The Indiana Volkswagen Mitigation Trust Fund Committee awarded $3,361,120 to nine companies in Indiana to help reduce diesel emissions in its latest round of funding on Feb. 24.
In 2016, the U.S. government sued Volkswagen after finding the company used sophisticated software to cheat regulatory emissions tests, violating federal law. The settlement required Volkswagen to pay a $2.7 billion fine. From this fine, states were given a certain amount of money to spend to reduce diesel emissions. In total, Indiana received $41 million to allocate from this settlement.
Indiana directed its funds to the Volkswagen Mitigation Trust Fund Committee, created in October 2017 by an executive order from Indiana Gov. Holcomb.
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The Indiana Department of Environmental Management oversees the allocation of funds to industrial companies for the purpose of diesel emission reduction. Several rounds of funding have already been sent to companies that applied.
Roughly 95% of the initial $41 million has been awarded to the industrial company applicants so far, Barry Sneed, public information officer for IDEM, said in an email. Around two-thirds of the companies applying have received funding.
Sneed said in the email that the funding thus far has been focused on replacing diesel-powered equipment with cleaner diesel, natural gas or electric models. Two-hundred school buses and 20 transit buses running on diesel were able to be replaced by either electric or compressed natural gas-based models.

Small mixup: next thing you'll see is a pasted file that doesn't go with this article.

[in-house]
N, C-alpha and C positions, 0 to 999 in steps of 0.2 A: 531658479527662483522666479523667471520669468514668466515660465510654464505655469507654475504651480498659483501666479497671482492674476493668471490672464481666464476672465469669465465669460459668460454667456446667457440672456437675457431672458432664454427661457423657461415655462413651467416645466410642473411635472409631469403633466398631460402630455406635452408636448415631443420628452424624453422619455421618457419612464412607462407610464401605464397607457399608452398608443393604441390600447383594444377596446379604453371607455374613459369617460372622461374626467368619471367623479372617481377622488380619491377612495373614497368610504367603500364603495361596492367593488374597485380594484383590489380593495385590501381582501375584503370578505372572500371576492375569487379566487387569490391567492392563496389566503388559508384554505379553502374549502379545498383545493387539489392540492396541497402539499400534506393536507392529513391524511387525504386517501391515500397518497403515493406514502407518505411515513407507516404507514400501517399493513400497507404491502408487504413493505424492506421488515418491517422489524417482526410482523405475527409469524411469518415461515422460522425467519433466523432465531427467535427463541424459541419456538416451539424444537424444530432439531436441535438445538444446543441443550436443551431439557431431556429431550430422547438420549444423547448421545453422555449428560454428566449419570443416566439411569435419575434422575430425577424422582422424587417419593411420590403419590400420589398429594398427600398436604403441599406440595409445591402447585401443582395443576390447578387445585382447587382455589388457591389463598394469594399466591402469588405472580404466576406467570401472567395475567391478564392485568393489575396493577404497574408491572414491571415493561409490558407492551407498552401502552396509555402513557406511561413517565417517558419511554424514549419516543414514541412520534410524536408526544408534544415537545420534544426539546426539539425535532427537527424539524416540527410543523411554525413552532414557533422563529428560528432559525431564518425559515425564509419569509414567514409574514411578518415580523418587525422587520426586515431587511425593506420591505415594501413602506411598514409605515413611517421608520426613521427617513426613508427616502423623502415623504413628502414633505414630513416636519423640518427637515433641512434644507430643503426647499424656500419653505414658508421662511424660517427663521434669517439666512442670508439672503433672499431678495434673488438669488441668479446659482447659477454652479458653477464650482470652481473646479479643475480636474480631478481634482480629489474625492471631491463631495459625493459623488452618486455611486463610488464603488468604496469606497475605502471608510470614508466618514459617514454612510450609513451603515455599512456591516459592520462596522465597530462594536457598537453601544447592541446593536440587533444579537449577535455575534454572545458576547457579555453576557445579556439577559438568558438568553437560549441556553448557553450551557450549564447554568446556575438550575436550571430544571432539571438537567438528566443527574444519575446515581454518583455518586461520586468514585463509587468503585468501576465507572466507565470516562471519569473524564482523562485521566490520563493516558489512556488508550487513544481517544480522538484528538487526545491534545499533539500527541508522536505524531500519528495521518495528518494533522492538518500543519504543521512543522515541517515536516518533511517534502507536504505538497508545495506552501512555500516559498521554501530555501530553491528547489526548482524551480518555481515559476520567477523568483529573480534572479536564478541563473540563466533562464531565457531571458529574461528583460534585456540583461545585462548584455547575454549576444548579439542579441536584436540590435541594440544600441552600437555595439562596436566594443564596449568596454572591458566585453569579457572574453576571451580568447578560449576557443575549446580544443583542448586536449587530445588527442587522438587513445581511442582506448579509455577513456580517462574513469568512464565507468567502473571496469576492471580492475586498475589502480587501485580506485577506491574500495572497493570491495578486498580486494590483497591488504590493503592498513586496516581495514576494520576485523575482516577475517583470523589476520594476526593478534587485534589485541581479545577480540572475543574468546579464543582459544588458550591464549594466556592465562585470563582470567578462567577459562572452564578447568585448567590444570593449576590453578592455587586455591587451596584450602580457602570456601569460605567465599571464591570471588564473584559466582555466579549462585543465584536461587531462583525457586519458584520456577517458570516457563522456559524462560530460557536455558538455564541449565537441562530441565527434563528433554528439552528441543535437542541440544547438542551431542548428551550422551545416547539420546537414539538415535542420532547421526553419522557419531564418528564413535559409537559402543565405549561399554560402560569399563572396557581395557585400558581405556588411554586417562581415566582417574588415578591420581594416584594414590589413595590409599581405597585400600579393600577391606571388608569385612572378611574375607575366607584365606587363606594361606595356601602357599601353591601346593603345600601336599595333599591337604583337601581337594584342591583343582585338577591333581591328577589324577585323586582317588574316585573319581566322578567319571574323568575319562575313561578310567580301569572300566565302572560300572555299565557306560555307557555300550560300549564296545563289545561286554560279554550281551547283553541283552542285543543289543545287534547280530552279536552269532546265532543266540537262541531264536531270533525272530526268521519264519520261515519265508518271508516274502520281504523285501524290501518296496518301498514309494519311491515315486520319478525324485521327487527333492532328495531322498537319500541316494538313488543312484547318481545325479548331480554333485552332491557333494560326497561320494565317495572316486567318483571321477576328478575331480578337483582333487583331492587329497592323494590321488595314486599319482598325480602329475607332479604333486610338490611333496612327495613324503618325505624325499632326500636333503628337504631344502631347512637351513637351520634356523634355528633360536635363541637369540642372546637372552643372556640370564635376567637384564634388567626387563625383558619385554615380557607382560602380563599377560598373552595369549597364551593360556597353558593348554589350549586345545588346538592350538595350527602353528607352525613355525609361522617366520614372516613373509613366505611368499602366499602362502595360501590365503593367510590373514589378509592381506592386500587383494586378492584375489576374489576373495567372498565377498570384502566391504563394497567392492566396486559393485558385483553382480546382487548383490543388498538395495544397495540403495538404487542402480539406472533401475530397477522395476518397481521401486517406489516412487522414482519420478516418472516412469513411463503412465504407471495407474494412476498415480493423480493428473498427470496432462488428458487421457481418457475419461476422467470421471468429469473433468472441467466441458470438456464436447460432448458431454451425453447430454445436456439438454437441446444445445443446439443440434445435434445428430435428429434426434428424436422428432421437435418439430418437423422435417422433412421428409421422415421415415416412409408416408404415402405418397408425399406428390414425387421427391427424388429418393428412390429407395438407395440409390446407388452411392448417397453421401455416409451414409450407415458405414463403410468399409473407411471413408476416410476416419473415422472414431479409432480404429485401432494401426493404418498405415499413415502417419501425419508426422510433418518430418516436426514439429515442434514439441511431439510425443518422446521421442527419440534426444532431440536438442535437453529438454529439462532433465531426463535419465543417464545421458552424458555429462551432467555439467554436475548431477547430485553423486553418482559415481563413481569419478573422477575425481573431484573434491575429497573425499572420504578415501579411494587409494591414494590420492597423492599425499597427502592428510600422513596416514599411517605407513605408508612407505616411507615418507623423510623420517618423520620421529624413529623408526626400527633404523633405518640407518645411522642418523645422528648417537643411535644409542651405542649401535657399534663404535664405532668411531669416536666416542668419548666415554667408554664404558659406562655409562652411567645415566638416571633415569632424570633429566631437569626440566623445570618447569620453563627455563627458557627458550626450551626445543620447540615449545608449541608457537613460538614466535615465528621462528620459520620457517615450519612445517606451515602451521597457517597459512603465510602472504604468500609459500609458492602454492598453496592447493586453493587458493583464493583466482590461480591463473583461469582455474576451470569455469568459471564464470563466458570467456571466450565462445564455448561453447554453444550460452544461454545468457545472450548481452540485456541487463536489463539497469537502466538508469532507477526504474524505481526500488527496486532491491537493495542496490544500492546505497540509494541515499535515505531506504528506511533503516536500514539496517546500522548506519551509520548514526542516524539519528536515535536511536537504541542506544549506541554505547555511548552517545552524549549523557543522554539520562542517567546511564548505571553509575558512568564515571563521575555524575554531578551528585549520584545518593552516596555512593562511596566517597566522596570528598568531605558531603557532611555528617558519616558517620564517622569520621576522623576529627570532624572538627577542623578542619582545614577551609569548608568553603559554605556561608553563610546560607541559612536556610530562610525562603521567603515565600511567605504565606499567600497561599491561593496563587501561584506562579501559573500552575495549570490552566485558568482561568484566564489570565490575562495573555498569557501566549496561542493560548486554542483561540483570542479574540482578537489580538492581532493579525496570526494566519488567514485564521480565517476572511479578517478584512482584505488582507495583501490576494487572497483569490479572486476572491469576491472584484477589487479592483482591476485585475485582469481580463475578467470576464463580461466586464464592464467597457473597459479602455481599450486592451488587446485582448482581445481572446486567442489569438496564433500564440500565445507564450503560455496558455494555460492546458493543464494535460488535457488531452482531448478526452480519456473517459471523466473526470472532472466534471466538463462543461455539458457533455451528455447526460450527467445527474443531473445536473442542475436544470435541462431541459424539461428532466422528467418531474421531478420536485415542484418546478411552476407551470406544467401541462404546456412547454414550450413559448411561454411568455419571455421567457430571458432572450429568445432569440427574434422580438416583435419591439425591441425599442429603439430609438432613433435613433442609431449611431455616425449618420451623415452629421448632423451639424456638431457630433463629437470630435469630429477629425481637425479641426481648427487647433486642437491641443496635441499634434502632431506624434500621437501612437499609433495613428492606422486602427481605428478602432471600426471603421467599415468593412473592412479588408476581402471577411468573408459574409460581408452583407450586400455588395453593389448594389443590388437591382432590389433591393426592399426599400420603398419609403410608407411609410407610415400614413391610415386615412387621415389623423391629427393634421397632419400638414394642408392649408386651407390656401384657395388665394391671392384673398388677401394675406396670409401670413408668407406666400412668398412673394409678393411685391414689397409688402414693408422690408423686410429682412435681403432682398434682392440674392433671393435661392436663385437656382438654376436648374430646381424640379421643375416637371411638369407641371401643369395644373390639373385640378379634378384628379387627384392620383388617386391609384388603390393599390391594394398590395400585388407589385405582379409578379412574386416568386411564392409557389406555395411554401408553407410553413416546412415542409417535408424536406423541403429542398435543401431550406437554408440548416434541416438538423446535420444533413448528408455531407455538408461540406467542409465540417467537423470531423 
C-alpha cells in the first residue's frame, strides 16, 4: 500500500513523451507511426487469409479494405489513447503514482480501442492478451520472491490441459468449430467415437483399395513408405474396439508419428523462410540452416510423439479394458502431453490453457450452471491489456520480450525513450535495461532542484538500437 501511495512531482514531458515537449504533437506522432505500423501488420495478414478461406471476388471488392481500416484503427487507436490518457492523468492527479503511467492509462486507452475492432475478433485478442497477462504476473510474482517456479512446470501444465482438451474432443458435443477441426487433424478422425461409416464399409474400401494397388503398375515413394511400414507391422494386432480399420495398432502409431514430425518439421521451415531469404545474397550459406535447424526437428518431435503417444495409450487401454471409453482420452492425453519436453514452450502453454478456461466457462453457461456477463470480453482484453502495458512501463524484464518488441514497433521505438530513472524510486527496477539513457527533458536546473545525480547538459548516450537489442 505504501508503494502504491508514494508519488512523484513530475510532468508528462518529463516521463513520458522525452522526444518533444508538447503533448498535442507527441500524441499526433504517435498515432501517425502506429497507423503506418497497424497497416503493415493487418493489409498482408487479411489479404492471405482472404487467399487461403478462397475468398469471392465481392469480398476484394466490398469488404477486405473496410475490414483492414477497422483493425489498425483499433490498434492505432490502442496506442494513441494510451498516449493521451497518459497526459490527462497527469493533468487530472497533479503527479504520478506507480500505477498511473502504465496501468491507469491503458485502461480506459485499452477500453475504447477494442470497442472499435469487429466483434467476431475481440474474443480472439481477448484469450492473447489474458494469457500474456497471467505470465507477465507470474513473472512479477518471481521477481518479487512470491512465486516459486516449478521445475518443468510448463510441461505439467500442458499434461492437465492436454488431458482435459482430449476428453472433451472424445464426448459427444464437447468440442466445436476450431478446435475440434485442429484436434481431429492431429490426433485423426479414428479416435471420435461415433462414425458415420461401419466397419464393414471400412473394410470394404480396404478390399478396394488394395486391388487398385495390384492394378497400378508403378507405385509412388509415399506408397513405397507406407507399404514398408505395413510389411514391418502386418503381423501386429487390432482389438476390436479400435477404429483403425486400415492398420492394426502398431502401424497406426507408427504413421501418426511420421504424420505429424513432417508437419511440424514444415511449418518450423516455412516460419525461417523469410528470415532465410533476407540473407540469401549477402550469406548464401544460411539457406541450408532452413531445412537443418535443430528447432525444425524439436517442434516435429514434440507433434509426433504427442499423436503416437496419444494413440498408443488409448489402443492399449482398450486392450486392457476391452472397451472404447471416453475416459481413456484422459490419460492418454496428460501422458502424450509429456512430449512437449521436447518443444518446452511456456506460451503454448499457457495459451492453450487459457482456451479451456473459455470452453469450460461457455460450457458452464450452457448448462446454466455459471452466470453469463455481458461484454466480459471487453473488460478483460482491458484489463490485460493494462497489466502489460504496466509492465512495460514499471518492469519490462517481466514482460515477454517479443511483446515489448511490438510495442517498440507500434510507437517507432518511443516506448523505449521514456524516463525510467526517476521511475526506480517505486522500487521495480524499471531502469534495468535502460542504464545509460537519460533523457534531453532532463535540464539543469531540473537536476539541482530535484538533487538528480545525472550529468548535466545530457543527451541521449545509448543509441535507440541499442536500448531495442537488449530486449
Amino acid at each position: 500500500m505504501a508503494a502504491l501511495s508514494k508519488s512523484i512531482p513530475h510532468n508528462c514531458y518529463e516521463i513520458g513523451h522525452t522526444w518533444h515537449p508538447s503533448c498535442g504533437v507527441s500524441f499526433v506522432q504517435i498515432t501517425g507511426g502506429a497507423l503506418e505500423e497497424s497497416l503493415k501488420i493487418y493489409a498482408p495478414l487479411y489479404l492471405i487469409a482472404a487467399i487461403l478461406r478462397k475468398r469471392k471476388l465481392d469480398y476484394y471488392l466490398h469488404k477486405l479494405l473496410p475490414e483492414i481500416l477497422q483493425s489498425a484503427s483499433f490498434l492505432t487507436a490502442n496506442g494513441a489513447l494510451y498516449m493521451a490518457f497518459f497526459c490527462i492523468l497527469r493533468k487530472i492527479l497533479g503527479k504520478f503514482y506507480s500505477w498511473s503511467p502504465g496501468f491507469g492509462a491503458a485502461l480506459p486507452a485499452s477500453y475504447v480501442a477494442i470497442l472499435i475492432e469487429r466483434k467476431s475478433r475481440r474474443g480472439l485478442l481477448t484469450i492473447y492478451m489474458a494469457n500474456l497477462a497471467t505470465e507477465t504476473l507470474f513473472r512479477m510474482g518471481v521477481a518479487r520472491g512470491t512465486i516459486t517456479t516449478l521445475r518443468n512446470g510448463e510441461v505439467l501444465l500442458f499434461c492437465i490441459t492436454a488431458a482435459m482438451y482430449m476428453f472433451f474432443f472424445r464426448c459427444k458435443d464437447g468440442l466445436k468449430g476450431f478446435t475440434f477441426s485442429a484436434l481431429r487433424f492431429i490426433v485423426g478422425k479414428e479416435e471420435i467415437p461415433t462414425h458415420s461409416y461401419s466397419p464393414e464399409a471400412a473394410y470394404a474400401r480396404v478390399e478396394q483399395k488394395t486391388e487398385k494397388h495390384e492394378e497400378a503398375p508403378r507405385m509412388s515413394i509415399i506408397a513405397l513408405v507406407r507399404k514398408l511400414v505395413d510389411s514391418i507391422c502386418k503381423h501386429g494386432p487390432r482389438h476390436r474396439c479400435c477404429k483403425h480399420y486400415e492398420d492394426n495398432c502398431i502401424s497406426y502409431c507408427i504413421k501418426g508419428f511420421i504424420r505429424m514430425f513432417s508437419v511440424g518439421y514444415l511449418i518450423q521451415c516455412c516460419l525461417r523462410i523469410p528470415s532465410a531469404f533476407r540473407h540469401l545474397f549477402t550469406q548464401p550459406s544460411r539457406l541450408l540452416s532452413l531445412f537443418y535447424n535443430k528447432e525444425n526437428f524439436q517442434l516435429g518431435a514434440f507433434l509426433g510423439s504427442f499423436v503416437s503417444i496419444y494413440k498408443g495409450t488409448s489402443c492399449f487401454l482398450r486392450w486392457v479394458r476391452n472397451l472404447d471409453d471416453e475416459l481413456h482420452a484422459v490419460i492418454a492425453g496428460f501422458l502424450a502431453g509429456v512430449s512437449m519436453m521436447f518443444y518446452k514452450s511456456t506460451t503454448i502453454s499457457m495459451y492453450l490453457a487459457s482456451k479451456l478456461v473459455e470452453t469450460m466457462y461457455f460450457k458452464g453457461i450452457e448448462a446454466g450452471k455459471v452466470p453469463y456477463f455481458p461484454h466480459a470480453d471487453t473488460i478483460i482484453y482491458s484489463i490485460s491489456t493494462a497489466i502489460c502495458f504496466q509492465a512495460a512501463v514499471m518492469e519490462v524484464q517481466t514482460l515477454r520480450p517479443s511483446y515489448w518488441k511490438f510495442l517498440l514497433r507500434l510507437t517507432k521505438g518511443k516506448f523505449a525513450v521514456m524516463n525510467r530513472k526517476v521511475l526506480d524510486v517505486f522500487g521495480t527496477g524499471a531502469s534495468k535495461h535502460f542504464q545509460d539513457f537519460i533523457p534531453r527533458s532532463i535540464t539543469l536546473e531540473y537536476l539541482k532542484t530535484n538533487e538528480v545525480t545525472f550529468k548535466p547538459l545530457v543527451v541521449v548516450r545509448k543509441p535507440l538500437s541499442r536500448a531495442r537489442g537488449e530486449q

The companies receiving funding this round are Carter Express, Consolidated Terminals and Logistics, Fastenal Company, GE Marshall, Indiana Metal Management, Kokomo Grain Co., Metro Ports, Nucor and Steel Dynamics, which received between $100,000 dollars and $829,066.
Blake Marshall, contract administrator and operations manager at GE Marshall, located in Valparaiso, Indiana, said that the company is using the $294,077 from this round to help replace old vehicles and machines with more fuel-efficient ones.
GE Marshall is replacing diesel excavators and a diesel recycling screener with an electric model. The company has received two rounds of funding so far.
“The newer equipment is more efficient in the field,” Marshall said. “It’s generally safer and cleaner for the environment and holding to our environmental regulations.”
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Cody Kirkpatrick, a senior lecturer in the department of earth and atmospheric sciences at IU, said reducing diesel emissions wherever possible will help reduce carbon dioxide emissions.
“We have known for 200 years that the amount of carbon in the atmosphere affects the temperature of the atmosphere,” Kirkpatrick said. “Carbon dioxide absorbs heat energy from the earth that would otherwise escape to space.”
As well as contributing to climate change, Kirkpatrick said diesel emissions can affect public health. According to the World Health Organization, air pollution can raise the risk of stroke, heart disease, lung cancer and pneumonia.
“Exhaust from diesel engines and all other engines that we have is harmful,” Kirkpatrick said. “We know that the amount of pollution is tied to an increase of health problems.”